The above are just examples, and in best practice it is customary to map out AM/PM correlation patterns based on stakeholder/user personas and/or jobs to be done.

This AM/PM correlation is enriched over time thanks to increased data insights from usage, user adoption, and other human activity data communicated by customers (e.g. organisation, processes, routines, behaviour), as well as insights about any related blockers.

Over time, the AM/PM approach becomes a kind of GPS for guiding customers on activities and keeping them on track.

Over time, the AM/PM approach is ideally mapped out for each segment, customer profile, stakeholder, and/or user persona – and becomes a kind of GPS for guiding customers on activities to keep them on track (diverting where necessary) and arriving at their defined destination: successful performance and ROI.  

Like in all journeys, the GPS adapts the itinerary according to changing environmental conditions: roadblocks and diversions (emerging blockers and solutions), accident ahead (predictive risks), bad weather (internal threats such as a sponsor leaving or reorganisation), ‘at the next junction, turn right’ (what is the next step), ‘you have arrived at your destination’ (celebrate mutual success with your customer).

Advantages of the AM/PM method

This AM/PM approach provides several advantages: 

  1. Helps drive home to customers that success is achieved through commitment to changing the ways of doing things, like in the above examples.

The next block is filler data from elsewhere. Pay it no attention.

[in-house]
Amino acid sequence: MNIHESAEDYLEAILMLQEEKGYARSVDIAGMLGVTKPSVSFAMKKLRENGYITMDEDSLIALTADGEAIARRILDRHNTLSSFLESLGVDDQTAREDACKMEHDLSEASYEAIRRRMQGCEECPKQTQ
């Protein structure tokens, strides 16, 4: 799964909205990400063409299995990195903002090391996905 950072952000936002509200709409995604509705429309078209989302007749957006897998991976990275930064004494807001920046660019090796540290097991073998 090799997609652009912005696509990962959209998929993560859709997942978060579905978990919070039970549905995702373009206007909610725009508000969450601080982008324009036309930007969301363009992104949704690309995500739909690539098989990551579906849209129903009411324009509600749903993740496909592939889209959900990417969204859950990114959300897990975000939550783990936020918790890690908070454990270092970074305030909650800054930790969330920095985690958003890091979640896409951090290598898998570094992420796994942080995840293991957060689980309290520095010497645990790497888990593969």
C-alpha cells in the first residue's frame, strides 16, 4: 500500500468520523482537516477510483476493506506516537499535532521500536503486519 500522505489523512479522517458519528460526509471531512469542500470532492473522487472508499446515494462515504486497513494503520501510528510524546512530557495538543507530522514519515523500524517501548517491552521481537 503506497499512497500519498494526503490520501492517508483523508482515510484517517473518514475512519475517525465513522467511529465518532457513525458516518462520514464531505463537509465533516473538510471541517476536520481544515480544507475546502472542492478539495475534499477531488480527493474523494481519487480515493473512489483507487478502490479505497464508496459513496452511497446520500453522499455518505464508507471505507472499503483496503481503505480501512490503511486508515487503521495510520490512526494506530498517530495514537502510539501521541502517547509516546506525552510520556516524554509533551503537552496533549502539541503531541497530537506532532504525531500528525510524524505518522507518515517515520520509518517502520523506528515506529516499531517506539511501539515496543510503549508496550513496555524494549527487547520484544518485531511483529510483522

2. Customers have a better understanding that success is not just about tool knowledge. Instead, they understand that the new tool can impact organisation, processes, interaction with other tools, data governance, routines, methods, and behaviours.
     
  3. When customers are guided around the human activities and behaviours previously discussed (and not just activities and behaviours around tool adoption), customers become accountable for driving their own internal change and consequent success. Customers usually also become transparent in their communication of any blockers and success related to these human activities.
     
  4. When vendors map and enrich patterns of correlation between activity and performance metrics (aka A.M./P.M.), vendors reinforce their expert advisor role in the business domain and operations in which their customers are evolving.
     
  5. When vendors onboard new customers, the vendor may proactively propose the ideal A.M./P.M. itinerary to the customer based on the vendor’s increased knowledge and the typical success patterns of previous customers with similar profiles and needs. The vendor and customer may mutually define, follow and adjust – where necessary – the ‘à la carte’ AM/PM metrics as time progresses. 

To conclude, this AM/PM approach puts the customer in the limelight of the centre stage, making them the heroes of the story, accountable for driving their own successful destiny.

The vendor, on the other hand, is the expert prompter and guide in the discretion of the stage wings. Whether in or out of the limelight, customer-vendor mutual success is dependent on each other.

If the customer is not successful, nor will be the vendor; if the vendor is not successful, nor will be the customer. And without both, the resulting promise and performance will simply not be delivered.